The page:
My Time as a Working Student

I feel like the role of working student can mean a lot of things.  In some cases you ride, in others you chase school horses, sometimes you teach, sometimes you run the office.  It’s one of many grey spaces of a job in the equestrian world.  My time as a working student really began when I was 13, I was desperate to spend more time at the barn so I agreed to come help tack up lesson horses on Saturdays.

I was there rain or shine.  Snow or blistering heat.  One day a week turned into two, into three…Later that year, I was introduced to my heart horse, partially (in my opinion) because I had proved that I was in it for the long run.   After that my role slowly expanded to more, and more riding.  First it was just a very long hack where I would attempt to wear down one particularly jazzed up school pony before his beginner got there. Ricky Then it was an adult beginner who often didn’t make it out there-his gelding needed a quick ride.  A mare who needed exactly 11 minutes of trotting for her rehab…and more just kept working out in my favor.

The teenage me thrived on every second at the barn or in the saddle, and it only go better and better.  My trainers would shout out instructions as he walked by the ring, or give me mini lessons while I was hacking out horse 1 or horse 2.  I learned to water an arena without covering myself in mud.  I knew every way to wrap a horses leg.  I was a horse show pro.  I could tack up a hot-headed jumper mare in the pitch black morning and toss my trainer aboard without thinking twice, all while still holding onto the other horse he’d just gotten off of.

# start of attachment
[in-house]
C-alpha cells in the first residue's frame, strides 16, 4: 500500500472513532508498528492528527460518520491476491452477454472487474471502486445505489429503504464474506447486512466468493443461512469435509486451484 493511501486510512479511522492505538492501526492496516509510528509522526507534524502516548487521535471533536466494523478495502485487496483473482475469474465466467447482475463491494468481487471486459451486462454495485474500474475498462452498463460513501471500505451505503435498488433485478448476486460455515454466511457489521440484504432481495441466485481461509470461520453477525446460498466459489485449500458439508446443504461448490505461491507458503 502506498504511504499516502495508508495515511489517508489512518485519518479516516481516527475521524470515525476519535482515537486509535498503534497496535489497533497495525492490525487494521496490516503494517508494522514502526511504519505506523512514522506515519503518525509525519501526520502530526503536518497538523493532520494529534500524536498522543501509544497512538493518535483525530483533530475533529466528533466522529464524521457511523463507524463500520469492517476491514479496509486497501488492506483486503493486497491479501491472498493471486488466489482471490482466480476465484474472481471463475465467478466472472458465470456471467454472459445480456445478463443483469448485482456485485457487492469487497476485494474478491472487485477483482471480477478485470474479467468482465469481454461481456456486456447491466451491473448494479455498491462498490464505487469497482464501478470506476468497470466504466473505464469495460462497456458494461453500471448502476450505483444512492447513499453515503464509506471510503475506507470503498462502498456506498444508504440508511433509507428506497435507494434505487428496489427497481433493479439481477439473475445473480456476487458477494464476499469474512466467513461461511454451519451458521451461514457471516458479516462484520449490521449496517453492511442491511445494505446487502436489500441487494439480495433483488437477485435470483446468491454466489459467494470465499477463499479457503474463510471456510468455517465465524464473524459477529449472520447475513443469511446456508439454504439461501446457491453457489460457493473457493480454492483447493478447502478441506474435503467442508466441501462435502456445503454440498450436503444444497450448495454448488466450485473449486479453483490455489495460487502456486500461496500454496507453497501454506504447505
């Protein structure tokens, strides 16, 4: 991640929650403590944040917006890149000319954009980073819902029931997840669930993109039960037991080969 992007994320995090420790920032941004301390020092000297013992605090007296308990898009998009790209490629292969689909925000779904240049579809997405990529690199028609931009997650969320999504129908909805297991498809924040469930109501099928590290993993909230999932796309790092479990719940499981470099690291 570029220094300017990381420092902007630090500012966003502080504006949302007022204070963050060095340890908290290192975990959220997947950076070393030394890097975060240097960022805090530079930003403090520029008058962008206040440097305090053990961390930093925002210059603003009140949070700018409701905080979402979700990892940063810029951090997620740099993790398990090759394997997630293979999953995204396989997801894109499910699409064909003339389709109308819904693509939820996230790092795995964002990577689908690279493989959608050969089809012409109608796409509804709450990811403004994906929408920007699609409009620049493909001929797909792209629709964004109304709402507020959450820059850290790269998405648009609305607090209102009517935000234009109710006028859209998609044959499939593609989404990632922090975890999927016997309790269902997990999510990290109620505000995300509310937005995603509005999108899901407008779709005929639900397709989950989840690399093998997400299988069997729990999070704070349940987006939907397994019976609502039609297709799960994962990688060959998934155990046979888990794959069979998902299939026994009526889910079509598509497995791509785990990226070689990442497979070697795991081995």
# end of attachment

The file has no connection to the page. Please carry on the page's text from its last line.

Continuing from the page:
Eventually I found myself riding 2 sometimes 3 horses a day, and often doing jump schools on both client and sale horses.  I rarely got tossed off, but racked up an impressive list of other injuries.

I never complained.  I never really remember hurting or being sore.  I remember the obsessive love.  And the pride that came with knowing and riding almost every horse in the barn, from Prix jumpers to Arabian ponies.  While far from being our best rider, I was scrappy and devoted.  That counts for a lot at the end of the day.

I would split my day into parts.

  • Arrive/water horses.
  • Muck stalls.
  • Feed horses.
  • Turn out horses.
  • Check arena.
  • Check water.
  • Ride #1.
  • Ride #2/3 (one of which would usually be the one I was leasing)
  • Check stalls and toss more hay.
  • Prep lesson equipment.

This was all done usually by mid-day.  Usually done in tandem with trainer, barn manager, or barn staff.  It was still a lot of work for a 15 year old girl, but I thrived on it.  And my riding improved in ways I can’t even describe.


Erv training.jpg


When I graduated high school I remember being terrified of leaving for college, but not because of leaving friends; because I knew that my time as a working student was over.  In the career I wanted, I doubted I would ever be that deeply involved in a show facility again.  And I was right.  Now, years removed, I realize that it’s okay, because I took all that I could from those years and those skills continue to help me daily.  I would not be the person or the rider I am today without those opportunities and experiences.  And I’m eternally grateful.

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